Wildlife photography in the Lamar isn’t a matter of what to shoot, it’s how much to shoot. Beautiful panoramas backdrop grazing bison in every direction, and if you’re in the right spot at the right time, you can get incredible photos of grizzly bears or wolves as they go about the business of survival.
What Makes It Great
Even if you didn’t see anything more than a raven soaring the currents, the beauty of the Lamar Valley is worth the time spent there. There’s never a bad day because there’s so much to catch with your lens.
Although most of the valley is flat with a minimum of plants over four feet tall, it’s very easy to miss the wildlife you’re there to photograph. Use the pullouts to park and scan the area with binoculars. Pay close attention to the transition zones, areas where the forest meets the meadow or the meadow meets the river. These are some of the best places to spot wildlife.
Anywhere you see a large concentration of cars and folks with large camera lenses or spotting scopes, stop. Chances are they’ve got a wolf or bear spotted or are waiting for them to come back to a carcass. These folks are an excellent resource and generally very willing to answer questions or offer help.
Who is Going to Love It
Anyone who even has a mobile phone with a camera is going to be shutter happy in the Lamar Valley. Incredible scenery, an astonishing array of colors, ever changing light and amazingly cooperative wild animals who wander down the road make this area one of the best loved of Yellowstone. It’s a photographer’s dream, whether professional or hobbyist.
First light or towards dusk are the best times to drive the road. Spring and fall are better than high summer when the animals are snoozing away in the shade. “Red dogs,” the orange-hued gamboling baby bison are a photographer’s treat in early spring, while clashing bull bison or elk steal the show in the fall.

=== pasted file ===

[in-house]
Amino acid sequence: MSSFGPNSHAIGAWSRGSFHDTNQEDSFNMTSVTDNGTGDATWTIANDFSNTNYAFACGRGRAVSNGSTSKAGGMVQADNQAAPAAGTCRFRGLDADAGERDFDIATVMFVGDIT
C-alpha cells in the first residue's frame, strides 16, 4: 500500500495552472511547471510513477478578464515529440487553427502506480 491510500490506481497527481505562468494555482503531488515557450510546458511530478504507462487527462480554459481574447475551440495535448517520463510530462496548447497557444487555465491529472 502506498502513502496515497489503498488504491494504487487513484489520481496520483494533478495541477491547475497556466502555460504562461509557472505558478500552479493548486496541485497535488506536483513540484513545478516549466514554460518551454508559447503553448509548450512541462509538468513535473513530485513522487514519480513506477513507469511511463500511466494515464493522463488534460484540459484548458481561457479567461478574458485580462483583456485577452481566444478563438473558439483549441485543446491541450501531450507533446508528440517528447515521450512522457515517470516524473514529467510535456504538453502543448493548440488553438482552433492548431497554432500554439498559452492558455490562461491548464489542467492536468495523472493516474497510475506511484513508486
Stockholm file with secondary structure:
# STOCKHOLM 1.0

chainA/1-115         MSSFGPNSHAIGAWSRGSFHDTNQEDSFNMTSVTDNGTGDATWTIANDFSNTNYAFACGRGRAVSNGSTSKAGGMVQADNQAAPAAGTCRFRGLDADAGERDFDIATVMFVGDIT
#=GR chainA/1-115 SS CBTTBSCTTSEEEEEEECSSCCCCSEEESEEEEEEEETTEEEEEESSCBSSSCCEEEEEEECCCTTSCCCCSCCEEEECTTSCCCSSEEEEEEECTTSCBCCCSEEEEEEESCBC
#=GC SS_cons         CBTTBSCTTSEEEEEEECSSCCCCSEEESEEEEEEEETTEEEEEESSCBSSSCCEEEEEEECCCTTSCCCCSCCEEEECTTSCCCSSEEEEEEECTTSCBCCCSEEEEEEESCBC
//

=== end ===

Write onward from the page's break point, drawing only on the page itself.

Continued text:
While you’re touring the Lamar, be sure to watch close to the ground. Badgers often scuttle through the sagebrush, with coyotes and foxes slipping along looking for unwary ground squirrels. Take a moment to scan the few large cottonwoods for nesting Bald Eagles and watch for Golden Eagles hunting from the sky. You might get the photo of a lifetime of an animal you weren’t expecting.
Directions, Parking, & Regulations
The Lamar Valley is accessed from the Northeast Entrance Road. If you’re on the Grand Loop Road, turn north at Tower Junction. There’s no food or water available once you pass Tower Junction until you reach the gateway communities of Silver Gate or Cooke City. If you leave the park, retain your park pass, otherwise you’ll have to pay again to re-enter. Vault toilets are sparse along the road. There’s little to no cell phone service.
If you’re entering the park from the Northeast Entrance you’ll have to purchase a pass for $25 which is good for seven days.
Some pull outs through Lamar Valley are larger than others. Do yourself and law enforcement rangers a favor. Pull completely over the white line when parking, and choose a spot that reduces resource damage. Even if there’s a grizzly bear, don’t block the flow of traffic. Surprisingly enough, not everyone wants to stop and gawk.
Be respectful of the wildlife, and remember they are wild. Park regulations stipulate 25 yards between you and bison, elk or deer and 100 yards to any bears or wolves. That’s 4 Chevy Suburbans from you to a bison and 17 from a bear. It’s for the animal’s protection as well as your own. No picture is worth your life or the life of the animal you’re photographing.